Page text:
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Orange peel silk and fabric made from banana plant leaves: are you ready for biomaterials to take over your wardrobe?

Photography By Huong Nguyen, Eva Sonneveld & Charlotte Bakkenes by Christian Mpamo, Alina Krasieva
Published 17.11.21

Fashion is all about what’s next: new styles and upcoming trends. But perhaps we should be gazing beyond the cut of our next pair of jeans and thinking about the future of fabrics altogether.

Picture yourself opening your wardrobe and pulling out a silk dress made from orange peel waste. Or wearing leather accessories crafted from coconut shells and cork powder. Or how about buying an entire outfit that came from banana plant leaves. It sounds like a nature lover’s fantasy (or a deranged Halloween costume) but, thanks to a project by innovative platform Fashion for Good, a surreal, organic wardrobe is closer than you think. 

Earlier this year, the team launched GROW talent, a three-month project that challenged a group of up-and-coming designers to produce a sustainable fashion exhibition from start to finish (to be displayed at the Fashion for Good Museum in Amsterdam). The brief was ambitious. This wasn’t focused on familiar efforts such as upcycling or using organic cotton. Under the guidance of industry professionals, the creatives were given exclusive access to groundbreaking new biomaterials, such as fibres made from kapok trees and plant-based leather alternatives. 


Fredereike Broerkgaarden shot by Christian Mpamo

Frederieke Broekgaarden, a 22-year-old fashion and textiles designer, was one of the creatives selected for the program. She used her time to research and experiment with a new fibre made from FSC-certified wood pulp, developed by Finnish company Spinnova

Most people don’t look at trees and see beautiful pieces of clothing. But Spinnova does. Its breakthrough technology transforms pulped raw material like wood into a textile fibre ready for spinning into yarn. 

“What really fascinated me about Spinnova is that they developed their own technique, inspired by the way a spider makes it spiderweb,” Broekgaarden says. Her appreciation for this process is apparent in the design she produced for GROW: an eye-catching, multilayered dress, with intricate details that very much emulate the patterns of a web. “The garment became a spider’s dance, where I experimented with knitting in combination with pleating techniques and references to ballet.” 

It’s not your average design. But then again, it shouldn’t be. The whole point of GROW was to explore innovation and push the creatives to produce something from biomaterials worthy of exhibition. Beyond that, the designs are also there to help people imagine what their wardrobes will look like once they’re no longer filled with items made from harmful synthetics or fossil fuel derivatives.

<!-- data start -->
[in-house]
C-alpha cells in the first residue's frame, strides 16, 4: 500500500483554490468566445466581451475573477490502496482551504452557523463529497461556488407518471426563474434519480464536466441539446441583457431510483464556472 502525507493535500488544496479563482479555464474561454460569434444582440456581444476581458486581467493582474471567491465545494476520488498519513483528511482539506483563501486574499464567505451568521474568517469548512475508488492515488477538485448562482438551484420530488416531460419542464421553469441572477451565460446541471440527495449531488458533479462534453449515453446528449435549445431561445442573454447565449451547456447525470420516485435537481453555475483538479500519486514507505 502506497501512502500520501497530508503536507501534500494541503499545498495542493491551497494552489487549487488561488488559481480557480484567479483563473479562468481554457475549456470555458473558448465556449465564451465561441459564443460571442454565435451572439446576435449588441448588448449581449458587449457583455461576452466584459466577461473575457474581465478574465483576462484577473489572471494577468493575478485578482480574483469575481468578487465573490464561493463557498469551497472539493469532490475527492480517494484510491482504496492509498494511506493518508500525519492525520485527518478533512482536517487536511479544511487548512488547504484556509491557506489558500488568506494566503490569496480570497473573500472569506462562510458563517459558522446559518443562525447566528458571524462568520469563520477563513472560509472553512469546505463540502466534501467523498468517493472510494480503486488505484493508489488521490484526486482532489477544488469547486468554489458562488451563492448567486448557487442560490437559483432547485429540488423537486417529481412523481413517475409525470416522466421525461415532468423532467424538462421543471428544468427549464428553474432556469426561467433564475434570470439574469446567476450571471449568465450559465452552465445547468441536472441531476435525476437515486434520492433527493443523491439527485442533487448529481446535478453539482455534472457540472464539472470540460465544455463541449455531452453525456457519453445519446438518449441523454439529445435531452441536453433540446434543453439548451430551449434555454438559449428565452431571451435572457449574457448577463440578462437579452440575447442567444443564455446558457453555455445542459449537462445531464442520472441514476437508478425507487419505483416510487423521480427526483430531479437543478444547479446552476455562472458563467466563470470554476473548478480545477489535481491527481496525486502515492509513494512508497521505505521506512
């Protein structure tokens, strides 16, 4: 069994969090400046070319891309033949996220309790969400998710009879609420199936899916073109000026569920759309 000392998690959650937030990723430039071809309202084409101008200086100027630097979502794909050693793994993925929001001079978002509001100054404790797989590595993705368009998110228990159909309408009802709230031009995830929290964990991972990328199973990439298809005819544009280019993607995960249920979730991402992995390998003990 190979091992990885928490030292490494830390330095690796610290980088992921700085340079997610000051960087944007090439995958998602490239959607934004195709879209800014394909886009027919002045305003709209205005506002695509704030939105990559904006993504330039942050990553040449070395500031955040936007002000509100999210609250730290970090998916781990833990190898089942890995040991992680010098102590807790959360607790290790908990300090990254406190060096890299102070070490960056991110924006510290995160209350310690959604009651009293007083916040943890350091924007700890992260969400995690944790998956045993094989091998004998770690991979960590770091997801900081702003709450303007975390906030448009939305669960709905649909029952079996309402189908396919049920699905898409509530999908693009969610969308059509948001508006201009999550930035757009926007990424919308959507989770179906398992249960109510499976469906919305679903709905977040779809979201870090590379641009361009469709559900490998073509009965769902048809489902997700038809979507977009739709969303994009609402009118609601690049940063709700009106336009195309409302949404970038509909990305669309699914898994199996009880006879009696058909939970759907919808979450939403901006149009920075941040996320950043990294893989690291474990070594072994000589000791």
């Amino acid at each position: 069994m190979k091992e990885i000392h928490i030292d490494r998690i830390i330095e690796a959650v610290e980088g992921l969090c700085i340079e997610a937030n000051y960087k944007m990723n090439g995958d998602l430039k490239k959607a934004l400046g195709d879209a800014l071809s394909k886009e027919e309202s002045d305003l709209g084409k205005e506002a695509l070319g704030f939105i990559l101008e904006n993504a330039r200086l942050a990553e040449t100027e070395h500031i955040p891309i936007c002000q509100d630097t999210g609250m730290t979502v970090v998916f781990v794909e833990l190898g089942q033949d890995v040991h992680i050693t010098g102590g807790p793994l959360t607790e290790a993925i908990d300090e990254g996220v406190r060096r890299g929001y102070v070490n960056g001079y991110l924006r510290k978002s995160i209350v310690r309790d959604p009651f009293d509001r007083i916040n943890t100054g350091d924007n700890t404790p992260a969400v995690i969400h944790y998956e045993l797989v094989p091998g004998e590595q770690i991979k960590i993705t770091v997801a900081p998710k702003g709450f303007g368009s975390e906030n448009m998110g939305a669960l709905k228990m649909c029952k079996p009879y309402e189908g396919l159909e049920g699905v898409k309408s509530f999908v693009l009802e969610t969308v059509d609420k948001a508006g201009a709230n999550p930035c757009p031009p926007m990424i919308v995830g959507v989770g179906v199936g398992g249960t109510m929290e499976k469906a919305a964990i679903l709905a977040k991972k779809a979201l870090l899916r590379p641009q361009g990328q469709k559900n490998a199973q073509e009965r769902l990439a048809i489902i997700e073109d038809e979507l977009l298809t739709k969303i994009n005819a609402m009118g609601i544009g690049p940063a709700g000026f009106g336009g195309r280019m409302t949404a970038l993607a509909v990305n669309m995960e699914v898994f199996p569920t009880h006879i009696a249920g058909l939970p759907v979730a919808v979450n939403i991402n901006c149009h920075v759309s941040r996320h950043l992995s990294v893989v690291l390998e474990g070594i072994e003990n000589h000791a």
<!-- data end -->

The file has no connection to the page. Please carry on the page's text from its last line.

Charlotte Bakkenes by Christian Mpamo

Huong Nguyen by Christian Mpamo

For anyone worried that clothes made from biomaterials will be science- rather than style-focused, a virtual preview of the exhibition paints an exciting vision. Charlotte Bakkenes and Huong Nguyen both worked with kapok tree fibres for their designs. Bakkenes produced a timeless black dress with twin shoulder drapes – an elegant piece that wouldn’t look out of place on the red carpet. Nguyen’s experience designing permanent collections inspired by Vietnamese tailoring and Scandinavian slow living was on display in an abstract and multifunctional modern suit. Eva Sonneveld showed us how stylish casual dressing can be, with a matching three-piece outfit that could easily be dressed up or down, made from banana plantation residues

Fashion for Good’s marketing and communications director, Anne-Ro Klevant Groen, says it’s easy to forget that before the influx of cheaper products derived from synthetics and fossil fuels, for centuries, fashion was based on biomaterials, like cotton, hemp and silk. The resurgence of these materials and new innovations in textile technology are obviously good news for the environment. 

But biomaterials are also good for designers and shoppers, creating opportunities to upcycle old garments and helping individuals take better responsibility for a product’s end of life. A circular model is, after all, where the industry is heading and young designers, like those chosen for GROW, are particularly keen to fast-track the disruption of a historically destructive industry. 

“While design is partly responsible for the ruthless exploitation of the planet, it also offers the solution,” Broekgaarden says. “I believe that innovative biomaterials, made-to-measure and made-to-order, represent the future of fashion and I hope that, in the next 10 years, we make big steps into improving our industry.” 


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